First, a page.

Big White Lifts & Terrain

Ski Big White BC Canada
Big White skiing includes lots of fantastic groomed blue runs
Intermediates get 54% of the trails
About 32% of the resort consists of groomed trails
The Alpine T-bar offers picturesque runs for confident beginners
The Cliff provides alpine and sub-alpine steep terrain
Big White BC has lots of nooks and crannies to find powder
The slow Powder chair and the infamous snow ghosts
Big White BC is paradise for intermediates
Big White skiing
The Big White Out is lifting
You can ski in amongst some of the snow ghosts
Big White Ski Resort Canada
You can traverse or hike around to some side-country
The green run that heads into the ski-through village
Big White terrain park
It's the Snow!
Double black terrain of The Cliff
Some of the entrances into the Cliff are gnarly
Big White Skiing

Big White Lifts & Terrain

Our Terrain Ratings

Powderhound rating = advanced/expert terrain + powder + freshies + uncrowded

Our Terrain Ratings

Powderhound rating = advanced/expert terrain + powder + freshies + uncrowded
Open Niseko Trail Map
  • Vertical (m)
    1,508 – 2,319 (811)
  • Average Snow Fall
    7.5 metres
  • Lifts (29)
    1 Gondola
    1 Six Pack
    4 High Speed Quads
  • Ski Hours
    8:45am to 3:00pm
    3:00pm to 8.00pm
    Early Dec to Mid April
  • Terrain Summary
    Runs – 118
    Longest run – 7.2 km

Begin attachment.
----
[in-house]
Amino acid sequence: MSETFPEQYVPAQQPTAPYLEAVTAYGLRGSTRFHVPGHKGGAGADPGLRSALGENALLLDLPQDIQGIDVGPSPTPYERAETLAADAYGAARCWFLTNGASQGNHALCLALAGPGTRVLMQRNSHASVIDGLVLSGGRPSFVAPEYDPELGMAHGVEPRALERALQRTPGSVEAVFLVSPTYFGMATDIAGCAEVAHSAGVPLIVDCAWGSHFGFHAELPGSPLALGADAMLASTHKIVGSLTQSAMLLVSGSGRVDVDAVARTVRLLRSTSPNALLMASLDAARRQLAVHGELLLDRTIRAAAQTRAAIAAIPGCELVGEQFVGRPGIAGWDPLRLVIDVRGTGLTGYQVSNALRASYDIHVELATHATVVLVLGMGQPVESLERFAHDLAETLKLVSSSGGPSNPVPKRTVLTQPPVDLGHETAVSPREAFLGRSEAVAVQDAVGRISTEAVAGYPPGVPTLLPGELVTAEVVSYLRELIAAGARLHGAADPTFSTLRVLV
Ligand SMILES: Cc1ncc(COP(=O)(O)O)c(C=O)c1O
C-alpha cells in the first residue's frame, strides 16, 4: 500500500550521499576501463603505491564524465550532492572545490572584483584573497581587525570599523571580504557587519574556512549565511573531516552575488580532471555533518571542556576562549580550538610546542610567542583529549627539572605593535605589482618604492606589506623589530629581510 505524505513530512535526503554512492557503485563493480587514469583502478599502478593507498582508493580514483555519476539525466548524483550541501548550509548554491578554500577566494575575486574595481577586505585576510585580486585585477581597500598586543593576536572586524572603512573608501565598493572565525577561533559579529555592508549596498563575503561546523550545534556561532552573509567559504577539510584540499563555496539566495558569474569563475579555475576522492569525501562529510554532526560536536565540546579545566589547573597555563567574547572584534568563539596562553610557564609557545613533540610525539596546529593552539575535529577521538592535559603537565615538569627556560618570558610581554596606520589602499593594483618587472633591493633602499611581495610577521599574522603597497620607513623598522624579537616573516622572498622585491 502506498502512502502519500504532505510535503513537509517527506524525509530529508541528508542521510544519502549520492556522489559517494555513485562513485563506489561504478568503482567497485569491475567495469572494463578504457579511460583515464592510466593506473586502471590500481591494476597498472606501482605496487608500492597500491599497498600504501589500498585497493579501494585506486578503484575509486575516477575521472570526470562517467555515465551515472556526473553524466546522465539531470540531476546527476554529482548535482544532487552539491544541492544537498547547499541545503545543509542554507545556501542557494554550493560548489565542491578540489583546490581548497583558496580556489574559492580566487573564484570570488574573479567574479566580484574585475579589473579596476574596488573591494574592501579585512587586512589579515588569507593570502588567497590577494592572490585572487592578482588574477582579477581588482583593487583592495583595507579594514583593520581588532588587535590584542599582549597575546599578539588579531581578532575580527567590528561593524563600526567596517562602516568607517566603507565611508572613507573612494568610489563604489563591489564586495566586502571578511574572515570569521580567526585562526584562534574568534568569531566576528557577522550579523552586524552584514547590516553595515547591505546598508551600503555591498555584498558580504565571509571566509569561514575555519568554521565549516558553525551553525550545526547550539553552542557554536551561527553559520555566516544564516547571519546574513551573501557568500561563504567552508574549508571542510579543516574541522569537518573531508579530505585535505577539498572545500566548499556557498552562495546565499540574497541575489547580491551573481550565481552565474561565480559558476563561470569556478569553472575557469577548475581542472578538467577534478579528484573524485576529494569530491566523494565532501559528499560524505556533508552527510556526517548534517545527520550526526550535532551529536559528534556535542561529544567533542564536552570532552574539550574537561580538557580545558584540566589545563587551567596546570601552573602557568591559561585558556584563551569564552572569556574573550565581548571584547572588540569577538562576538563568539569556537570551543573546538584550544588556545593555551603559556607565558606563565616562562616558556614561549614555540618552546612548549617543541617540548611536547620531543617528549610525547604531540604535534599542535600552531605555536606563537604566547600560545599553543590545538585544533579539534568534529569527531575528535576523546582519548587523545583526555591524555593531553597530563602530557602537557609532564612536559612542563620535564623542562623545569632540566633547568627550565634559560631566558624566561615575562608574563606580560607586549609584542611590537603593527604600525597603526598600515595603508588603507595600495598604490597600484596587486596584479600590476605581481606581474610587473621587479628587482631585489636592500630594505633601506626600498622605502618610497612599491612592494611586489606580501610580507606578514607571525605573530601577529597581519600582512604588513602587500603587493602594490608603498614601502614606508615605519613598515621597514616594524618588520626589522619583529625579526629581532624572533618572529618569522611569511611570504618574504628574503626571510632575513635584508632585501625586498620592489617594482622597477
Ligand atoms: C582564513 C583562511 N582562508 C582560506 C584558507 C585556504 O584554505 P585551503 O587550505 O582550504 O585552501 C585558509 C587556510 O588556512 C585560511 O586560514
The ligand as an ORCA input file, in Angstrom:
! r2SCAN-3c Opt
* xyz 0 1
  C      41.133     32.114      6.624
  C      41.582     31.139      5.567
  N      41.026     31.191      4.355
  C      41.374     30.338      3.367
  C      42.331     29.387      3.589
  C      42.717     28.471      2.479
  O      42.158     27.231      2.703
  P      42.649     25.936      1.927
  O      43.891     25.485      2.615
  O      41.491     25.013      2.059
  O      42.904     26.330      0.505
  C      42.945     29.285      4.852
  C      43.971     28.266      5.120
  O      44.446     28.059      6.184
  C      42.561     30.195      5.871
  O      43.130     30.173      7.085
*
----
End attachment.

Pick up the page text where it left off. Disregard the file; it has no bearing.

Expert - 6%
    Advanced - 22%
    Intermediate - 54%
    Beginner - 18%

Ski Big White BC

Big White skiing and snowboarding is across a variety of terrain including groomed runs, bumps, glades, tight trees, a great terrain park, and a steep powder bowl. In general, Big White BC is nirvana for intermediates and it’s very good for beginners. Of the 1,147 hectares of skiable terrain at Big White, an amazing 367 hectares (32%) is groomed. Big White also has lots of terrain to suit advanced riders, and a few challenging slopes for experts.

The zone below the mid-mountain village at the Big White ski resort consists of green runs. To the east and above the village are blue and green trails, whilst tucked over the back is an alpine bowl that serves up double black diamond runs. West of the village are lots of blue runs, with more blacks than blues as you move further northwest towards the Gem Lake chair lift.

Crowds

Big White is definitely not crowded like some of the big European ski resorts, Whistler, or the high profile Colorado ski resorts that get smashed with the crowds. However compared to some other BC ski resorts such as Revelstoke Ski Resort, Kicking Horse, or Whitewater, Big White has relatively high skier traffic, particularly on weekends (population of the Kelowna district is 180,000).

On weekdays there’s more skier traffic on the east side of the mountain, as many destination visitors like to ski here. The Gem Lake area is popular with the locals, so the crowds even up somewhat on weekends. Lift queues are rarely a problem, and generally you only have to wait a maximum of a couple of minutes to get on a chair.

Lifts

The lift infrastructure at Big White is pretty good and it continues to develop. The ski resort has 16 lifts including a high-speed 6-pack chair and four high-speed quads. There is also a gondola for transportation between Happy Valley and the mid-mountain village.

The Gem Lake Express is particularly impressive, offering speedy access to 711 metres of vertical skiing. If only it had some nice Perspex hoods for protection from the elements!